Developing Dialog 4: April 9 with Viviane Le Courtois and Christopher R. Perez

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Developing Dialog 4: April 9 with Viviane Le Courtois and Christopher R. Perez

A monthly series of talks about obsession, inspiration, imagination and practice

Meets in the gallery the 2nd Wednesday of each month, 7:00 – 9:00 PM Advanced Cost: $8/ $5 Members & Students with ID At the Door: $10/ $8 Members & Students with ID

Online advanced registration is now closed – please pay at the door

 

Upcoming Speakers:

April 9            Viviane Le Courtois (installation artist, sculptor) and Christopher R. Perez (photographer)

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Weird Realities “Our work appears very different but we are interested in many of the same things in life. We have collaborated on several projects, usually to document process and performance. We enjoy observing people’s behaviors, good food, and escaping to desolate and peaceful places. We obsessively collect objects and images to document our life. We get excited about imperfections, impermanence and experimental processes. We take part in the social aspect of art and in the community through constant interactions and documentation. Through photographs and video clips, our talk will describe our visual inspirations for what we make and discuss on a daily basis. Many artists have been record keepers for other artists, photographing and videotaping their life, processes and performances. Many of the photos suggest uncommon behaviors, people’s characters, and a blending of performance art and life documentation. In many of the works the artists use their own body, the actions of daily life, or what immediately surrounds them.”

Viviane Le Courtois will present works by Gyula Brassai, Joseph Beuys, Eva Hesse, Louise Bourgeois, Richard Long, Janine Antoni, Ann Hamilton, Ana Mendieta, Zhang Huan, Pierrick Sorrin, Adrian Piper, Vik Muniz, Andy Warhol, and Christian Boltanski among others.  Christopher R. Perez will present works by Man Ray, Francesca Woodman, Joel Peter Witkins, Luis Gonzàlez Palma, Edward Steichen, EJ Belocq, Paolo Roversi, Simon Larbalestier, and, Diane Arbus among others.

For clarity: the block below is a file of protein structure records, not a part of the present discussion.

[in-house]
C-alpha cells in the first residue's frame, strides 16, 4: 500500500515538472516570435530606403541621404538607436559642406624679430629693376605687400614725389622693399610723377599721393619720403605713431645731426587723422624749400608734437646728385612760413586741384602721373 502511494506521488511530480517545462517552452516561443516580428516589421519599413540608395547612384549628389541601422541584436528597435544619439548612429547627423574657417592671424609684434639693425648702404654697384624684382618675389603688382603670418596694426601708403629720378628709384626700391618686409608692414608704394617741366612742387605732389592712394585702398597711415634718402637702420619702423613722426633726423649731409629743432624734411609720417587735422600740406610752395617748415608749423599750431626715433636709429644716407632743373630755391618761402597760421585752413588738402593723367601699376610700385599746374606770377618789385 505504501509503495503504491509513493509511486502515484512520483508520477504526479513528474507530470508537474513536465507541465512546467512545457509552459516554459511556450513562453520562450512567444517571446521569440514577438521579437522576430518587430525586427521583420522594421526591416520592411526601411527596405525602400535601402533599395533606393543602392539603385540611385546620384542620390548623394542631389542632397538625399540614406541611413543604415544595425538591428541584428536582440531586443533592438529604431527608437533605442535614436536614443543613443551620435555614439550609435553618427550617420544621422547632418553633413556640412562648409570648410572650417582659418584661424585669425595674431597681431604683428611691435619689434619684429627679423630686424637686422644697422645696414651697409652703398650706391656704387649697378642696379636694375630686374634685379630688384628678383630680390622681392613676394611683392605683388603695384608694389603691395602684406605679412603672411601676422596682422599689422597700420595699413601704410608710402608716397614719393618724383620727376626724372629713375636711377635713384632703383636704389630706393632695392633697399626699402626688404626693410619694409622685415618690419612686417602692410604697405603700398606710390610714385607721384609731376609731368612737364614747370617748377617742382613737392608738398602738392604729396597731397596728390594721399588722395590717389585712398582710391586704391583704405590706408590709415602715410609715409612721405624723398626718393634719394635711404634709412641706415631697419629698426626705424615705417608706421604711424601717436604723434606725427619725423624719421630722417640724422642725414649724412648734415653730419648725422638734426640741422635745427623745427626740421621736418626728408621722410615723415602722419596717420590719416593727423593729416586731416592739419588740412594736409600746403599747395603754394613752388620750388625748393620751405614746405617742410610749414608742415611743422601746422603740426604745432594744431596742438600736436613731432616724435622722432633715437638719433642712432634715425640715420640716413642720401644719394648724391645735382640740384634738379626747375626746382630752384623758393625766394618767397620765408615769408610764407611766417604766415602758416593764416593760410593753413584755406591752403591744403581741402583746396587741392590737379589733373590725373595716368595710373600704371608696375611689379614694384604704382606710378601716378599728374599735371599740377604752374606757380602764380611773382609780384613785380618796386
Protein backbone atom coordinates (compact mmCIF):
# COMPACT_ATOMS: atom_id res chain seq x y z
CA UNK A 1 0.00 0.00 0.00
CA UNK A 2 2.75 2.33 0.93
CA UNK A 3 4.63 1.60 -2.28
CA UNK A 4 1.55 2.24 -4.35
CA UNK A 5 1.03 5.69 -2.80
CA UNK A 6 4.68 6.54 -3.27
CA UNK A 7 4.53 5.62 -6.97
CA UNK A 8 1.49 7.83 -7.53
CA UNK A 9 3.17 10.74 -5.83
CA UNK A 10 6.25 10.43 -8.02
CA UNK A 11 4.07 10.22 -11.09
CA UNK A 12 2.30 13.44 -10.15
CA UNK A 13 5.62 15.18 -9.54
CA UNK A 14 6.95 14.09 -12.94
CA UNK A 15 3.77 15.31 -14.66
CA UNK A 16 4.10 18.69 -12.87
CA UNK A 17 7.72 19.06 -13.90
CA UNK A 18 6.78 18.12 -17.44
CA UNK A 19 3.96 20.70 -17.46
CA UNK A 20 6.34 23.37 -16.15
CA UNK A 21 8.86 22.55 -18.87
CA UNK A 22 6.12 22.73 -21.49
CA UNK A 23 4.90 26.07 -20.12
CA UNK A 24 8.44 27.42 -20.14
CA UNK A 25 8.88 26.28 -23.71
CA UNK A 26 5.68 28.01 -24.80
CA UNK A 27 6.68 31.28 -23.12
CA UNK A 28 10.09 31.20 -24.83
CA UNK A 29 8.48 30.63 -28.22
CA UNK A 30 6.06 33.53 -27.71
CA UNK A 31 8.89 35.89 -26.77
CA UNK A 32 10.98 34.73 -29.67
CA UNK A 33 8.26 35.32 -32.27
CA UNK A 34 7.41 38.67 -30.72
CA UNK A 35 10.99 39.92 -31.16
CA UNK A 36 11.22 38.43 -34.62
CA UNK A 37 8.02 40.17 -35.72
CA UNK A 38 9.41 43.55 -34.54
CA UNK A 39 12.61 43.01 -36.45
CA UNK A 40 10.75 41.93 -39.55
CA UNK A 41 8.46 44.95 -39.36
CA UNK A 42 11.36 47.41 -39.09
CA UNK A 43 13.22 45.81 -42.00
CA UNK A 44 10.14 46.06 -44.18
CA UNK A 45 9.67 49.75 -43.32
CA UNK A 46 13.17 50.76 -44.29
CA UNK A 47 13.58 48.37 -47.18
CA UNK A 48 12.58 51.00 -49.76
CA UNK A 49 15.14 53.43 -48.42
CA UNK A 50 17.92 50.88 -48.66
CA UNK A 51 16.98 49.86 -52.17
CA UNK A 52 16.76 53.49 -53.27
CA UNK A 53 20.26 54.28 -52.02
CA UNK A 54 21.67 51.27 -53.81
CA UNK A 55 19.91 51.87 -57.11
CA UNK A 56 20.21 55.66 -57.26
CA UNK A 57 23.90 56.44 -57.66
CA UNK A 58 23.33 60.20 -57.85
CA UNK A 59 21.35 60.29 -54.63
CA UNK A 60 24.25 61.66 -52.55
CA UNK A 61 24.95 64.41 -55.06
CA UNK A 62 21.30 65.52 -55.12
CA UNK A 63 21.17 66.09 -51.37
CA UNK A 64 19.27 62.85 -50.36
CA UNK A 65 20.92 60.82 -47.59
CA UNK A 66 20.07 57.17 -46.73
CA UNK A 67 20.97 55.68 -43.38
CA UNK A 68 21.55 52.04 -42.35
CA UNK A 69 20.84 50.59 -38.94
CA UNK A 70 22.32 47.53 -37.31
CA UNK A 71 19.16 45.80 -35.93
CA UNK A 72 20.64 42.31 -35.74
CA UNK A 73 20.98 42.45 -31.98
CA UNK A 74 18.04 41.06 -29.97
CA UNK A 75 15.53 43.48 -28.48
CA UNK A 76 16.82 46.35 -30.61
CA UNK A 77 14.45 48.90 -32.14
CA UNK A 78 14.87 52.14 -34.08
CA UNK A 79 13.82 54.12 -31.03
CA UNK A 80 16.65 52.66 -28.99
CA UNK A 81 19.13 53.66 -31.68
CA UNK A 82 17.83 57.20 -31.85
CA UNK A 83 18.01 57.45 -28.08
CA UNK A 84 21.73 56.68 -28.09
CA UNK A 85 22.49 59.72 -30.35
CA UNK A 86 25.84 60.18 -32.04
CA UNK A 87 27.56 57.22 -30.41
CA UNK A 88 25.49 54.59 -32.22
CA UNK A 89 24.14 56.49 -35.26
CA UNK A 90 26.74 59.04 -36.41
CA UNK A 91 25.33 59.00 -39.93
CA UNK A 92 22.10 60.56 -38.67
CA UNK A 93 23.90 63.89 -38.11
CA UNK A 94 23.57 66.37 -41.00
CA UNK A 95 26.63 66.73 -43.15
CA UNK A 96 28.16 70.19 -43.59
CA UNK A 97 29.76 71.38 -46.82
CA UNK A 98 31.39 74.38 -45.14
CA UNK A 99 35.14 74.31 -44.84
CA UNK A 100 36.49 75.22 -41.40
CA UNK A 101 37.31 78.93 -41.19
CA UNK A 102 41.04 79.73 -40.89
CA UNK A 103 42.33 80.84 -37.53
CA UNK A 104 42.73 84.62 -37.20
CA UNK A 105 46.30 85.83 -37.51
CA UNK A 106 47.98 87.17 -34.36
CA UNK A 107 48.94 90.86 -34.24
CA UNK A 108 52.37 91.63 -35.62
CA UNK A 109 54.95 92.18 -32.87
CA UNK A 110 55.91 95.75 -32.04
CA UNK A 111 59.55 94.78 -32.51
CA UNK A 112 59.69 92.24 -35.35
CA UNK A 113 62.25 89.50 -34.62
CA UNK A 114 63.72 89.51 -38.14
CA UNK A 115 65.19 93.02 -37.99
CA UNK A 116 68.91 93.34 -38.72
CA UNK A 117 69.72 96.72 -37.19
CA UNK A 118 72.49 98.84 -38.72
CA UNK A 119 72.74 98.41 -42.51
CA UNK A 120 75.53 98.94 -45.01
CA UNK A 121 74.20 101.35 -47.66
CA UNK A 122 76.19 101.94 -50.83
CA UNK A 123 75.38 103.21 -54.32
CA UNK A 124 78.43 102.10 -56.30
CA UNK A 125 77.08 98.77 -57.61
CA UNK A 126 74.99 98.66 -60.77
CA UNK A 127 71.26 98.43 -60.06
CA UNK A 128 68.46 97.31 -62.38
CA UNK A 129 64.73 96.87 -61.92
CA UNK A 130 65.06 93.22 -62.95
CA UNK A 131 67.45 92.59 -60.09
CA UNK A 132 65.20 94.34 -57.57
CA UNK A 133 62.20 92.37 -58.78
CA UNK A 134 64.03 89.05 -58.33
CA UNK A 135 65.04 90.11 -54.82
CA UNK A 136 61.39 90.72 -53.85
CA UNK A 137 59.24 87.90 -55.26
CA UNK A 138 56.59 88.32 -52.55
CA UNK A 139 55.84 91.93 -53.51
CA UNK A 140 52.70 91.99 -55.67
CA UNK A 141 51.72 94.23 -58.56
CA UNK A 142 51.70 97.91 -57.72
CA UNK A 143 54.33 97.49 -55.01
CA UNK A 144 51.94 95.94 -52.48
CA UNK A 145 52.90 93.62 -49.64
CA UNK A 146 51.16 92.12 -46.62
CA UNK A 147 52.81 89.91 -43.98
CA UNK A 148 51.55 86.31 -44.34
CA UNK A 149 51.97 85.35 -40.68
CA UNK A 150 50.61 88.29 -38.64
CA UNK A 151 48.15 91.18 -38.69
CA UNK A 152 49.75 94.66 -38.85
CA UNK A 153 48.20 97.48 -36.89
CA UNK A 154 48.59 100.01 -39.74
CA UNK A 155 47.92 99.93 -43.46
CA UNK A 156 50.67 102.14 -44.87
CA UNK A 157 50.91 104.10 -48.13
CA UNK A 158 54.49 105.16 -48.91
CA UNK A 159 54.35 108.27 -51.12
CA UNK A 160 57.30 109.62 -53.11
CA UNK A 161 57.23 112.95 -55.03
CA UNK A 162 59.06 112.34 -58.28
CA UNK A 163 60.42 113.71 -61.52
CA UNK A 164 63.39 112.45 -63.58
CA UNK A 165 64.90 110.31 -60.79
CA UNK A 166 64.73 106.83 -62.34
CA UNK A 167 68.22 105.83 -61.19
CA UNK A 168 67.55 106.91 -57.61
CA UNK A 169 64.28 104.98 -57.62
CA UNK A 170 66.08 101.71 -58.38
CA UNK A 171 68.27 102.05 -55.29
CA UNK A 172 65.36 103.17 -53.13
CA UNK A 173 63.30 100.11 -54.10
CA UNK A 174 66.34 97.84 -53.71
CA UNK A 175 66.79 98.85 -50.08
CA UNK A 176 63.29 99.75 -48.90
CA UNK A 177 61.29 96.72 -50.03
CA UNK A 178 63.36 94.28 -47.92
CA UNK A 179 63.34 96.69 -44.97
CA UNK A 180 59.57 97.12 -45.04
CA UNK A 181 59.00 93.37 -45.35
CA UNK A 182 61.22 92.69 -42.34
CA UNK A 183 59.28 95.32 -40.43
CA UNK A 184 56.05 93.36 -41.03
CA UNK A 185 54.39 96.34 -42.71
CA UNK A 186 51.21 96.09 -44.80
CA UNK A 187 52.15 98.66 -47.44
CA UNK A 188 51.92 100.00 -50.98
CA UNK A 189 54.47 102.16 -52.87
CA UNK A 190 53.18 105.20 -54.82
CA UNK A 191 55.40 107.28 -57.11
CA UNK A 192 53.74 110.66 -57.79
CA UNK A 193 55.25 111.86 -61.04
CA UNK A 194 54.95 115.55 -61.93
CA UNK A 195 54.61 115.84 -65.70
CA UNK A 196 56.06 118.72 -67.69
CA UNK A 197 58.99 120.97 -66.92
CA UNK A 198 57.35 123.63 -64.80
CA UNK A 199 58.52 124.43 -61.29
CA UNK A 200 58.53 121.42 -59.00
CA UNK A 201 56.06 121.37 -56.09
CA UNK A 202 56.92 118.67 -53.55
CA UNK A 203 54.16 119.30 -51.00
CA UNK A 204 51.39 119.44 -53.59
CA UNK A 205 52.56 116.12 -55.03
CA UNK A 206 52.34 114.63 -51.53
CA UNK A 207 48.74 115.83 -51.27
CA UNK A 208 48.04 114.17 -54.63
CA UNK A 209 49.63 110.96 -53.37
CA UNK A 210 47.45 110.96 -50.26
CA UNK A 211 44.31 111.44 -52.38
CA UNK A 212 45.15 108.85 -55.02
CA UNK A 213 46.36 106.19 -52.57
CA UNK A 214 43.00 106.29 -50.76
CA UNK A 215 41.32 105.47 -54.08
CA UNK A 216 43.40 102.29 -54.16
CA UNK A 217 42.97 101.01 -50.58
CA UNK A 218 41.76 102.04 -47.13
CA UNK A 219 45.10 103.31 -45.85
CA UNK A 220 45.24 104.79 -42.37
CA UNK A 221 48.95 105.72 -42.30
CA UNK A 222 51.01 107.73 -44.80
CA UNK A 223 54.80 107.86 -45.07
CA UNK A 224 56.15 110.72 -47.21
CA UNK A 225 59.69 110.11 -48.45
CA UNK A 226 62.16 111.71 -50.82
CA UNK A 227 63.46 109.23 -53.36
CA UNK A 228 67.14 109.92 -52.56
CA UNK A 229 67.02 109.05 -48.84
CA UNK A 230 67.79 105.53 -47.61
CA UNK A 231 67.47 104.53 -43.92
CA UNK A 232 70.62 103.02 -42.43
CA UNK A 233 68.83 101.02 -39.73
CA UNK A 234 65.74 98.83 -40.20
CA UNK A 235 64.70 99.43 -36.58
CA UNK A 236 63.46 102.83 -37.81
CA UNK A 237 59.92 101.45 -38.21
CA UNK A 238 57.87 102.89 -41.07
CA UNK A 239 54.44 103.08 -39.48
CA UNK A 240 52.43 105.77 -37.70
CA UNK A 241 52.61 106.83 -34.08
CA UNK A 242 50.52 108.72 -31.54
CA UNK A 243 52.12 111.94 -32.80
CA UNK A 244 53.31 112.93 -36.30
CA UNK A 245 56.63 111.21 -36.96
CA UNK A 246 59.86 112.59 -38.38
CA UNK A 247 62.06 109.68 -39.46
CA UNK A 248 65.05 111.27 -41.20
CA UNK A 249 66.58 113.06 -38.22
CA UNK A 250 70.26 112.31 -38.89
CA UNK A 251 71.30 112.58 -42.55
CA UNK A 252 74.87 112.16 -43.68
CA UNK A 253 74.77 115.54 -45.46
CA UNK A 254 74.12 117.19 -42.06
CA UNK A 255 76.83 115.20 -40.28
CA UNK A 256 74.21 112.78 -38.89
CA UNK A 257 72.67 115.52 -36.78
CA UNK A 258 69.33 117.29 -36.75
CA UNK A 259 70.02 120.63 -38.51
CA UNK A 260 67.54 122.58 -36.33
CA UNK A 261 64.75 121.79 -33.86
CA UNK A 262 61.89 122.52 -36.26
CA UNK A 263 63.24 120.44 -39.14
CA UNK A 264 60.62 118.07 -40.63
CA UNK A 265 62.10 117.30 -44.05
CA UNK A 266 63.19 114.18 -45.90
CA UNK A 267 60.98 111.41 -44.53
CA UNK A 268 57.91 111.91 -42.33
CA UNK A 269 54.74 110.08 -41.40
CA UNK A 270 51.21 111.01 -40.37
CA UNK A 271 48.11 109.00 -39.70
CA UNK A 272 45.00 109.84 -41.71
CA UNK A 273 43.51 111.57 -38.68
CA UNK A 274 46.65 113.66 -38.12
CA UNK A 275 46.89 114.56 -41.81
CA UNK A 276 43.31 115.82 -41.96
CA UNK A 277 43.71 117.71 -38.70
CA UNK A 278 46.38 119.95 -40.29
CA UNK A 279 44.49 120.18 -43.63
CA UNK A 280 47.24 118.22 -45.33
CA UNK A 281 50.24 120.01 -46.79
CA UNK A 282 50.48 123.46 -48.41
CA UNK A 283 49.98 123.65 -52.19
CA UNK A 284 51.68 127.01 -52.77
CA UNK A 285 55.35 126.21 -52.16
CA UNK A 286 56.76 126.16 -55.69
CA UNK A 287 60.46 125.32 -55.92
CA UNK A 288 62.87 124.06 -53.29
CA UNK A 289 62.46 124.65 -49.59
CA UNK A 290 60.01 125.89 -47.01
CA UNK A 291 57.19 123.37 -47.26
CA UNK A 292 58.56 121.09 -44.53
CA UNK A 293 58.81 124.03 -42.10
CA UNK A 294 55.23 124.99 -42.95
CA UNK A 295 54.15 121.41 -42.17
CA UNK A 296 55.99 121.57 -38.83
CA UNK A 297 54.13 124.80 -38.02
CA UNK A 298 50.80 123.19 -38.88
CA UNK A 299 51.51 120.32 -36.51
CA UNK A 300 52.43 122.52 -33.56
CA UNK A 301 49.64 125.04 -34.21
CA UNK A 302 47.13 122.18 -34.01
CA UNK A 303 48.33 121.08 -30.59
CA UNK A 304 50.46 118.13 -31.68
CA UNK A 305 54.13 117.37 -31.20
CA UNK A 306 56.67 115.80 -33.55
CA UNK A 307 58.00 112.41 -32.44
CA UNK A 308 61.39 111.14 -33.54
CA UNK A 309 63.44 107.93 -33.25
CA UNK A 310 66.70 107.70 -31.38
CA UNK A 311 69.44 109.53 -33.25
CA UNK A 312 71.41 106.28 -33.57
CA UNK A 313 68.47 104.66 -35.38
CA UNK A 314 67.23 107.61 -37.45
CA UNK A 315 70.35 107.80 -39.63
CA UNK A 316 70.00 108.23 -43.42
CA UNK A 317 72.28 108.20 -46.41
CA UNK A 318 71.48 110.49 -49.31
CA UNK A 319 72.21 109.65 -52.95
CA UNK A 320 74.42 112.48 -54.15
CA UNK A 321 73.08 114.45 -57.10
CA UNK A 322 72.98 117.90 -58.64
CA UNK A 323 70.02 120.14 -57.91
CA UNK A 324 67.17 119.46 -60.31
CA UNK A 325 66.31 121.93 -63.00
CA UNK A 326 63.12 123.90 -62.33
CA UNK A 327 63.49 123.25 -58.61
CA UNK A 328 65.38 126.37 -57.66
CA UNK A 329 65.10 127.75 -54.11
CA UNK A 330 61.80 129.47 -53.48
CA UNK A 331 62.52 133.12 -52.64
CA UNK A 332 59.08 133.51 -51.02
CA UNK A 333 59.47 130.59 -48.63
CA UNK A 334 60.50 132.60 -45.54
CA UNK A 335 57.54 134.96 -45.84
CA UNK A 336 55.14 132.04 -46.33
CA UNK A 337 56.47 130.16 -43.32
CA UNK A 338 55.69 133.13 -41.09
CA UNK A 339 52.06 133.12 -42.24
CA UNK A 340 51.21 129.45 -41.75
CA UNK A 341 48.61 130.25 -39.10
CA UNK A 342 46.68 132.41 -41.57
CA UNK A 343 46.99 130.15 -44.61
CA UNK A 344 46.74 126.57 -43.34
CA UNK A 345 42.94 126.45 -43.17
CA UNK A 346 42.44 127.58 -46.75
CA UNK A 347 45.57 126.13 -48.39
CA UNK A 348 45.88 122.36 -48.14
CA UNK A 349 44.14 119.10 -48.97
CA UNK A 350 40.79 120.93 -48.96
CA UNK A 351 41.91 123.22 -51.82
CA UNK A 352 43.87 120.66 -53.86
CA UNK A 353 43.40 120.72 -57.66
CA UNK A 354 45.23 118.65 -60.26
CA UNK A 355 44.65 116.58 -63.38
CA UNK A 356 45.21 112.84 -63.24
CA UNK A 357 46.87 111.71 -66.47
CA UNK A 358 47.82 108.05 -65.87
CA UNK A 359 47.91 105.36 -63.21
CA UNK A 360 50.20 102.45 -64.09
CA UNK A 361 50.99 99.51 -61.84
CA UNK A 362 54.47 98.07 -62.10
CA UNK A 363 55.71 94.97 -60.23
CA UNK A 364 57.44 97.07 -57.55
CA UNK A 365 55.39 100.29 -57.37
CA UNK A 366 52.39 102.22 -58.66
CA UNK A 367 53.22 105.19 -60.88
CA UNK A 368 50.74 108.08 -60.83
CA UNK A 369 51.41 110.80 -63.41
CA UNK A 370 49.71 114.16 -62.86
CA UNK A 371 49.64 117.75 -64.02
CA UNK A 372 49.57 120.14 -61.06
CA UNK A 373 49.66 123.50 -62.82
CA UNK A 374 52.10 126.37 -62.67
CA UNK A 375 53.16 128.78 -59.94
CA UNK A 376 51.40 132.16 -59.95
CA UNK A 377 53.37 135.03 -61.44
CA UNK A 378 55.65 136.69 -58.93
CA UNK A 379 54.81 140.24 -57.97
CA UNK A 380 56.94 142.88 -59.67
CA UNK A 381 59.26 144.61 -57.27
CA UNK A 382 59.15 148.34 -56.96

1470332_10152096331678746_598956914_nViviane Le Courtois creates process based, conceptual and participatory art since 1989. Her installations, performances, sculptures, videos and prints often intrigue visitors by connecting art to everyday life. Her works often comment on social and environmental issues. She has traveled in over 40 countries using 163 pairs of shoes as a sculptural performance. In 2004, she invented a non-toxic etching process using Kombucha.   Viviane Le Courtois was born in France in 1969. She moved to the US in 1994, and currently lives in Denver, Colorado. She received a Diplôme National Supérieur d’Expression Plastique (MFA equivalent) from the Ecole Pilote Internationale d’art et de Recherches in Nice, France in 1992 and a MA in Art History from the University of Denver in 2000. She was awarded a Korea Foundation fellowship in 1993 and the Westword Mastermind Award in Visual Arts in 2009. She was an artist in residence at RedLine from 2008 to 2011 and at the Denver Sustainability Park from 2011 to 2013. She has exhibited in the US and Europe and has shown her work at the Passerelle Art Center in France, Mobius in Boston, The Williamsburg Art Center in New York and at many venues in Colorado, including Rocky Mountain School of Art + Design, Regis University, Ironton, and the Museum of Contemporary Art Denver. In 2012, she presented her first solo museum exhibition: Edible?, 22 Years of Working with Food, at the Boulder Museum of Contemporary Art. In 2013, she created an interactive installation for the Biennial of the Americas and a public art project to gather people’s stories after the Colorado Floods.   Viviane Le Courtois is also a curator, a teacher and a world traveler. Since 2001, she is the studio and gallery Program Manager at DAVA (Downtown Aurora Visual Arts), a nonprofit community art center. She taught at the Metropolitan State College of Denver and at the University of Colorado in Denver. www.vivianelecurtois.com